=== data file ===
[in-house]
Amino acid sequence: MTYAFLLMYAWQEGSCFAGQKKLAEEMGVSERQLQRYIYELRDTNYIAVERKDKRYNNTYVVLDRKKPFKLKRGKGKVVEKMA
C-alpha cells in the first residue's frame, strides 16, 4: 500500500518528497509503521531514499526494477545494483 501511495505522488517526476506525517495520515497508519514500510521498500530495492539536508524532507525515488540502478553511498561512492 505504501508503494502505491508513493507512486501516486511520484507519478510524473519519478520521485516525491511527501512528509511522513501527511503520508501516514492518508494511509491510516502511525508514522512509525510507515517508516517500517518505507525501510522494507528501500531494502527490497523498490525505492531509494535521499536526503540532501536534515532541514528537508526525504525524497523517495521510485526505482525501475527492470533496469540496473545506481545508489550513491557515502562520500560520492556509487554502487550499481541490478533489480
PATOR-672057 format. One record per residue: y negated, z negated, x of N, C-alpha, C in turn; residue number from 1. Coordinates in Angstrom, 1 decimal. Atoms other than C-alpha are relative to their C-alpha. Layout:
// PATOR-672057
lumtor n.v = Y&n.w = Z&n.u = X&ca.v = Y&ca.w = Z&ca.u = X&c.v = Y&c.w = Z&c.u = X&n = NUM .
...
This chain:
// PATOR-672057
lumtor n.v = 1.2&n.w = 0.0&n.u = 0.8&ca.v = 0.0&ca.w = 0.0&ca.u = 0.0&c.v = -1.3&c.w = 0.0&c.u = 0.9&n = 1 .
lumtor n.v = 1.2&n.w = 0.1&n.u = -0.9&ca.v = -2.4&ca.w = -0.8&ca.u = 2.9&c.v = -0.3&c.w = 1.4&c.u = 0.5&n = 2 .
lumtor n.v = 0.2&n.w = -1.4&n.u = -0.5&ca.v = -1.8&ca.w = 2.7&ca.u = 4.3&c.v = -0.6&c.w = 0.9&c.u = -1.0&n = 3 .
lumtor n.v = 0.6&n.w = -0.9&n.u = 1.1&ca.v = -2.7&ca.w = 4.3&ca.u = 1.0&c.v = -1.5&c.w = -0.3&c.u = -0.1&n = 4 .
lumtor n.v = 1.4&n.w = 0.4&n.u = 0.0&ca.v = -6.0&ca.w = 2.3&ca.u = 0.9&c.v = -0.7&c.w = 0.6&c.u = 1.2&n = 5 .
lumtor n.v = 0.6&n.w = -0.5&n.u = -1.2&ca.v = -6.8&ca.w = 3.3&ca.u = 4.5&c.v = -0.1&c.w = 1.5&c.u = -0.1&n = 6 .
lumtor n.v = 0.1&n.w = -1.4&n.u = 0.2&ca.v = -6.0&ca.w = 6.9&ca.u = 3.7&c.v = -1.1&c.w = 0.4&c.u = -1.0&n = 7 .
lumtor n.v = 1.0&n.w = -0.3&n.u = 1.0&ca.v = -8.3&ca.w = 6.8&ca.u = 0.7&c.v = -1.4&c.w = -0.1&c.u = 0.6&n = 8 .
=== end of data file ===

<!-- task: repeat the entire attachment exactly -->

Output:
[in-house]
Amino acid sequence: MTYAFLLMYAWQEGSCFAGQKKLAEEMGVSERQLQRYIYELRDTNYIAVERKDKRYNNTYVVLDRKKPFKLKRGKGKVVEKMA
C-alpha cells in the first residue's frame, strides 16, 4: 500500500518528497509503521531514499526494477545494483 501511495505522488517526476506525517495520515497508519514500510521498500530495492539536508524532507525515488540502478553511498561512492 505504501508503494502505491508513493507512486501516486511520484507519478510524473519519478520521485516525491511527501512528509511522513501527511503520508501516514492518508494511509491510516502511525508514522512509525510507515517508516517500517518505507525501510522494507528501500531494502527490497523498490525505492531509494535521499536526503540532501536534515532541514528537508526525504525524497523517495521510485526505482525501475527492470533496469540496473545506481545508489550513491557515502562520500560520492556509487554502487550499481541490478533489480
PATOR-672057 format. One record per residue: y negated, z negated, x of N, C-alpha, C in turn; residue number from 1. Coordinates in Angstrom, 1 decimal. Atoms other than C-alpha are relative to their C-alpha. Layout:
// PATOR-672057
lumtor n.v = Y&n.w = Z&n.u = X&ca.v = Y&ca.w = Z&ca.u = X&c.v = Y&c.w = Z&c.u = X&n = NUM .
...
This chain:
// PATOR-672057
lumtor n.v = 1.2&n.w = 0.0&n.u = 0.8&ca.v = 0.0&ca.w = 0.0&ca.u = 0.0&c.v = -1.3&c.w = 0.0&c.u = 0.9&n = 1 .
lumtor n.v = 1.2&n.w = 0.1&n.u = -0.9&ca.v = -2.4&ca.w = -0.8&ca.u = 2.9&c.v = -0.3&c.w = 1.4&c.u = 0.5&n = 2 .
lumtor n.v = 0.2&n.w = -1.4&n.u = -0.5&ca.v = -1.8&ca.w = 2.7&ca.u = 4.3&c.v = -0.6&c.w = 0.9&c.u = -1.0&n = 3 .
lumtor n.v = 0.6&n.w = -0.9&n.u = 1.1&ca.v = -2.7&ca.w = 4.3&ca.u = 1.0&c.v = -1.5&c.w = -0.3&c.u = -0.1&n = 4 .
lumtor n.v = 1.4&n.w = 0.4&n.u = 0.0&ca.v = -6.0&ca.w = 2.3&ca.u = 0.9&c.v = -0.7&c.w = 0.6&c.u = 1.2&n = 5 .
lumtor n.v = 0.6&n.w = -0.5&n.u = -1.2&ca.v = -6.8&ca.w = 3.3&ca.u = 4.5&c.v = -0.1&c.w = 1.5&c.u = -0.1&n = 6 .
lumtor n.v = 0.1&n.w = -1.4&n.u = 0.2&ca.v = -6.0&ca.w = 6.9&ca.u = 3.7&c.v = -1.1&c.w = 0.4&c.u = -1.0&n = 7 .
lumtor n.v = 1.0&n.w = -0.3&n.u = 1.0&ca.v = -8.3&ca.w = 6.8&ca.u = 0.7&c.v = -1.4&c.w = -0.1&c.u = 0.6&n = 8 .